I would like to improve my credit score^ by throwing money at it rather than by waiting several more years for a ding to disappear from it.
I've read several good questions and answers here about using cash (e.g. with a secured credit card) to increase one's credit score, but I haven't seen any discussion about the limitations of such an approach.
1) Is the credit utilization component of the credit score purely a ratio as described in this article, or is any attention paid to the absolute dollar amount of unused credit?
2) If the answer to (1) is that it's purely a ratio, then how far from 0% utilization can I be before my credit score loses points? U=5%? U=1%?
3) Suppose the answer to (2) is 1%, such that if U=1.0% I lose P points, but if U=0.9% I lose nothing. Then suppose that I typically put $1000 onto my credit cards each month and that my total credit limit across all cards is $10K. So currently my U=10%. Can I simply go to a bank and open a secured credit card on $91K collateral? That would bring my U down to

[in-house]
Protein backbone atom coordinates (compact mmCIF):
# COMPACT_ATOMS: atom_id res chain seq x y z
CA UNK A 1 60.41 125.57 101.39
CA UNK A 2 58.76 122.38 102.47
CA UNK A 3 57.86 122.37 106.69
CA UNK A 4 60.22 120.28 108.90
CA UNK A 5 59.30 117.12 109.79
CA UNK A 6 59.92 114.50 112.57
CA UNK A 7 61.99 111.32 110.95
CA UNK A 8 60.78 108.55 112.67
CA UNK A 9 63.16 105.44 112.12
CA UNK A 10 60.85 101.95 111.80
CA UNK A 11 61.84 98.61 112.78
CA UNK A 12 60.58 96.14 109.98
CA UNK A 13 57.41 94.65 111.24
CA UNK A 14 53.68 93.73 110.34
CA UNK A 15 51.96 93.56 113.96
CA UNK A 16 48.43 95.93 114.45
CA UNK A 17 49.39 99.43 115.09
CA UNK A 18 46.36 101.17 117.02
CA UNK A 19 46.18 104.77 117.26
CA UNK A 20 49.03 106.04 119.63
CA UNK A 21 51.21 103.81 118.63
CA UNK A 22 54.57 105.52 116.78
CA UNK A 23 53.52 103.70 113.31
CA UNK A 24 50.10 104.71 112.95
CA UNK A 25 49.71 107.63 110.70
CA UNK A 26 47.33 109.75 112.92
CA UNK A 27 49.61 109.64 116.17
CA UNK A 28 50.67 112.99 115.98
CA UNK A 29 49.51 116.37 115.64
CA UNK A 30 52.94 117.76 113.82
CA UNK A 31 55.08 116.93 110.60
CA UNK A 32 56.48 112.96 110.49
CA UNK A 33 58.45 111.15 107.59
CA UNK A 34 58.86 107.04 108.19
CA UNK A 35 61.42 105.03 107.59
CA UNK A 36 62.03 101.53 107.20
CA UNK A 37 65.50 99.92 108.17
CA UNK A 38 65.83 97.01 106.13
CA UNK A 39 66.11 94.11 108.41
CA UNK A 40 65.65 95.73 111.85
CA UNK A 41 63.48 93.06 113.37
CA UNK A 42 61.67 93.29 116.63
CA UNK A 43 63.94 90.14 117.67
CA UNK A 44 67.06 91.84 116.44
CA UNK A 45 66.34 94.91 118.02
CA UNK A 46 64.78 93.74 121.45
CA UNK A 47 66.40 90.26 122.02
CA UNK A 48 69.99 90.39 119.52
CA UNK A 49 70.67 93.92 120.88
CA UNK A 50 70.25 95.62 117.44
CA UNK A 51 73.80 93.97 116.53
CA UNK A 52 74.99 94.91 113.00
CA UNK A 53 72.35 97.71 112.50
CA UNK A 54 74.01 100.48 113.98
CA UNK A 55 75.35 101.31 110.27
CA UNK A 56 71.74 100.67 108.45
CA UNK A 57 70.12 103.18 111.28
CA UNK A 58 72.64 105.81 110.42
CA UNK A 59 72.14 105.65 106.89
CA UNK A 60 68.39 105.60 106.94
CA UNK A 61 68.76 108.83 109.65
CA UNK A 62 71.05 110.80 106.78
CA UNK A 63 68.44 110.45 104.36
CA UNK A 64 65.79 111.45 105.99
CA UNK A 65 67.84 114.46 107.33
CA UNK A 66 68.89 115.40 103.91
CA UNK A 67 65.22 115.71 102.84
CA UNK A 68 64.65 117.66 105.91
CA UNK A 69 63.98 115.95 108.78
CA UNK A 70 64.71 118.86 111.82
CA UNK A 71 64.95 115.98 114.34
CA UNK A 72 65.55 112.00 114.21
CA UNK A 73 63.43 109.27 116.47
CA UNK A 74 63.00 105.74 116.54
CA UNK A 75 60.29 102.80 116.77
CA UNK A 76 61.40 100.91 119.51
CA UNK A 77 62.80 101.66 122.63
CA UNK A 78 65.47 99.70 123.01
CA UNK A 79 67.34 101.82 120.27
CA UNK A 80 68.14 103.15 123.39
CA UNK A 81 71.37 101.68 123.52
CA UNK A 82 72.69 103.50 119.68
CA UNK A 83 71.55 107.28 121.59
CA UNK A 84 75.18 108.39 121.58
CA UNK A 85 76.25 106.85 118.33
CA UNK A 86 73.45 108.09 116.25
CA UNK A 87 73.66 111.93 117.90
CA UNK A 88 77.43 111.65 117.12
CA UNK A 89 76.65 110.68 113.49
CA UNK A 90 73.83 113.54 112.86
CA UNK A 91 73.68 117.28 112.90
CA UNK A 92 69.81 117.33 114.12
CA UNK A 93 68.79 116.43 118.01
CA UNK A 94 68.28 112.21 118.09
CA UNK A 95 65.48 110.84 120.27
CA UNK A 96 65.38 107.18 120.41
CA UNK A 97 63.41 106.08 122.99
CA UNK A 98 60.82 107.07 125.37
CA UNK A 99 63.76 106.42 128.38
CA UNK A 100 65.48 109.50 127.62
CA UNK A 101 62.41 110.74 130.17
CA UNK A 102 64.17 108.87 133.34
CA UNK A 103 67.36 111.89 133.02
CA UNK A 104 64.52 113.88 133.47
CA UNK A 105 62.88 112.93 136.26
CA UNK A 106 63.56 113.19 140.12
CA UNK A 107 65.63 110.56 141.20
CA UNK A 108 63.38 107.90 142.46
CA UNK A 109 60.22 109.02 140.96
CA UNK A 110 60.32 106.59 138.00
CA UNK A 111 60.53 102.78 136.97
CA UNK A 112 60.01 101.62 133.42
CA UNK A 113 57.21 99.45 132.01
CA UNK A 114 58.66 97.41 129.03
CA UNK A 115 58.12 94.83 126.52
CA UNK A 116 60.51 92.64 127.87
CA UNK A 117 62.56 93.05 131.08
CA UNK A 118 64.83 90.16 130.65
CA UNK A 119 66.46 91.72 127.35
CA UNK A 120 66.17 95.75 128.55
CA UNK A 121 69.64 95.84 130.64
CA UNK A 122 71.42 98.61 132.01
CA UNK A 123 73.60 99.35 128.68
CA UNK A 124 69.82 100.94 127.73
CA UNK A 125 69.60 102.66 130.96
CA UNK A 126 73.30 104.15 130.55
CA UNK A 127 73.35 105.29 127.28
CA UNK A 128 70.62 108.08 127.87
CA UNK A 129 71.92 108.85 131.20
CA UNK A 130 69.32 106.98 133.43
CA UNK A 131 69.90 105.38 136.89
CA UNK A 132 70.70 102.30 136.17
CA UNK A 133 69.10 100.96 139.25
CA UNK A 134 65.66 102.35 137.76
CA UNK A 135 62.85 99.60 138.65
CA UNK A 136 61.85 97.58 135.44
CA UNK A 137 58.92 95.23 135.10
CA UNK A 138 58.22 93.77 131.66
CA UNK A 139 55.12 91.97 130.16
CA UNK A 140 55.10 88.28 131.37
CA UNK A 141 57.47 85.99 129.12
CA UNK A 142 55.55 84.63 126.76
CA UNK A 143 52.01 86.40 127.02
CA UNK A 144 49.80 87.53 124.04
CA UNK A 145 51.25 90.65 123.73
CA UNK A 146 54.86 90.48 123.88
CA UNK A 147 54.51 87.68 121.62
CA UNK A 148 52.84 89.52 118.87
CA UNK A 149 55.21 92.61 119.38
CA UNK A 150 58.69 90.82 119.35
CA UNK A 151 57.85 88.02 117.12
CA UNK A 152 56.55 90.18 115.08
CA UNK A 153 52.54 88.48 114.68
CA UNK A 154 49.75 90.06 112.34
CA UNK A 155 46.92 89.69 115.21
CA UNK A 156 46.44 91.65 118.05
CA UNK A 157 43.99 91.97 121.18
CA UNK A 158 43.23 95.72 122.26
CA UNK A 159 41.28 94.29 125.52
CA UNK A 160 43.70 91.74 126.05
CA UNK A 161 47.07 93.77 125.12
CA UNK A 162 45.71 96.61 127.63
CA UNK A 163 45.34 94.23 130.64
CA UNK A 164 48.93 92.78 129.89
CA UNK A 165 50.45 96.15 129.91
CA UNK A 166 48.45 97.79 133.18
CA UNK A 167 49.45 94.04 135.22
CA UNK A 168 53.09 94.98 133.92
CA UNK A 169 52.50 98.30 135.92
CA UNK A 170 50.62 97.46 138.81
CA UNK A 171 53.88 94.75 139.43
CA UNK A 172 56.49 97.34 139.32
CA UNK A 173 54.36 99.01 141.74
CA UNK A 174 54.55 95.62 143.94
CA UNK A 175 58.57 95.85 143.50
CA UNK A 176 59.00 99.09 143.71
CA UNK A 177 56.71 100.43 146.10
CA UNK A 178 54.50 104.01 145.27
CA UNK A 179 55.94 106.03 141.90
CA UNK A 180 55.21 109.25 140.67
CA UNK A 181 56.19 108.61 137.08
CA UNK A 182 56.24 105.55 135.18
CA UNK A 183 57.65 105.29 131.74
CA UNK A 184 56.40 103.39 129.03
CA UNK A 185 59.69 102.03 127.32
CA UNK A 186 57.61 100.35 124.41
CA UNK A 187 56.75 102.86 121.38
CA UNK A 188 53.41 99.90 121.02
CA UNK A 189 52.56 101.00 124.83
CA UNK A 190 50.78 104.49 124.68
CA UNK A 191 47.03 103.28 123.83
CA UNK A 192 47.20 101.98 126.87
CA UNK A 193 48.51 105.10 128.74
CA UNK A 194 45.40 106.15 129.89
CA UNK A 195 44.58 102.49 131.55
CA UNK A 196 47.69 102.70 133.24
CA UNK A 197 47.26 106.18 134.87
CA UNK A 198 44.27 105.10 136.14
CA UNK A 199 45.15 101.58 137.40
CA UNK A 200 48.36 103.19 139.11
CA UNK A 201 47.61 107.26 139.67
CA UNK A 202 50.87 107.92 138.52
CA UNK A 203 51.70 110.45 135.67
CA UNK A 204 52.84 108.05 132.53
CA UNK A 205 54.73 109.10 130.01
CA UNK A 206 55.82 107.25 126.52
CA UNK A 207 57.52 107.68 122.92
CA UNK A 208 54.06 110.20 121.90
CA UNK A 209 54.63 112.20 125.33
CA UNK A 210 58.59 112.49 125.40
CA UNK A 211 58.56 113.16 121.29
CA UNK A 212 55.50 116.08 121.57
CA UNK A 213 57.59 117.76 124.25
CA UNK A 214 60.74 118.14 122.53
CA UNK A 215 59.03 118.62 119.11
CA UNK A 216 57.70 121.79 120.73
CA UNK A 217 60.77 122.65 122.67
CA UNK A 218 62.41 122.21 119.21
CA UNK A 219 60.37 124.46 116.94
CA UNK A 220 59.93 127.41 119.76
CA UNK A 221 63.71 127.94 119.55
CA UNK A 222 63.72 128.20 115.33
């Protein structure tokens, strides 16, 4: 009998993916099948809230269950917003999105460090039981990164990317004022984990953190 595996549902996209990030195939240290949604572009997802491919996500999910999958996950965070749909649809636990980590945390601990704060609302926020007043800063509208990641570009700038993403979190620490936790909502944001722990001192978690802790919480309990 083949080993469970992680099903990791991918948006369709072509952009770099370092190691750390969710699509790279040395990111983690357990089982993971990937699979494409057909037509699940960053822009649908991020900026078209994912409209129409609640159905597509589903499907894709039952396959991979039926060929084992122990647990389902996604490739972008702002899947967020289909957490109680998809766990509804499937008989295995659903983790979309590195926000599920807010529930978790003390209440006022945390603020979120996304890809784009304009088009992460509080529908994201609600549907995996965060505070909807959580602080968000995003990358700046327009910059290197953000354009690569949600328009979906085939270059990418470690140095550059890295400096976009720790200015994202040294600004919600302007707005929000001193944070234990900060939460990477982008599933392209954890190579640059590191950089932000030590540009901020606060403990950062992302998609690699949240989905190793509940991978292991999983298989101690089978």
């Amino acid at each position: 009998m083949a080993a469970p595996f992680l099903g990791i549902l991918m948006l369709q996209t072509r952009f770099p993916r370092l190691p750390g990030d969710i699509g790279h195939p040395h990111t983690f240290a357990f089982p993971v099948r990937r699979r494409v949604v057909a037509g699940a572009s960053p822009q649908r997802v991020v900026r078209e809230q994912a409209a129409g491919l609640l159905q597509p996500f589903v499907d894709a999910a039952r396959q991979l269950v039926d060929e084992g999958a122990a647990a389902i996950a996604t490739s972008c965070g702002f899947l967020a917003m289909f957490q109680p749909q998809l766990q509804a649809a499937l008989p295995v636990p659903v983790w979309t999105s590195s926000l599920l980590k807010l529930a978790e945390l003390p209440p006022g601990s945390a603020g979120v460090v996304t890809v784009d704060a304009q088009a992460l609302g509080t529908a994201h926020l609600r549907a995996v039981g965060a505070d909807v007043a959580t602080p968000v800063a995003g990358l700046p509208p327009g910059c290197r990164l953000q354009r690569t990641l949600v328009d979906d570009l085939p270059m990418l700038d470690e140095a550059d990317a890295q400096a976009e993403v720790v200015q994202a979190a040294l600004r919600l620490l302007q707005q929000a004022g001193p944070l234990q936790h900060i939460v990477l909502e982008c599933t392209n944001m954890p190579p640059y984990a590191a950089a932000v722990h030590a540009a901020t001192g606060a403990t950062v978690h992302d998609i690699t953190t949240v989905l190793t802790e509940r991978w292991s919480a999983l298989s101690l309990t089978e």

1,000 / 101,000 = 0.99%
and maximize the utilization portion of my score.
Now, Googling yields this survey from 2011 that indicates $30K was by far the upper limit for a secured credit card then. Other websites seem to agree that $10K is about the best I could do nowadays.
4) Why do such limits exist? Since I have to pony up the collateral in advance, why can't I get any credit limit I want? What is the risk that the financial institution fears?
5) Assuming that those limits for secured credit cards are real and non-negotiable, is there another form of fully-collateralized credit that I can establish with a financial institution and is reported to credit bureaus as a revolving loan? How about as an installment loan? Given that there's such a thing as a home equity line of credit, and a home is (literally) infinitely harder to turn into dollars than cash is, shouldn't I be able to establish a cash line of credit just as easily? Are there any institutions known for a willingness to custom-build products like these for clients?
^ For the purposes of this question, by credit score I simply mean the "typical" or "average" FICO-style score.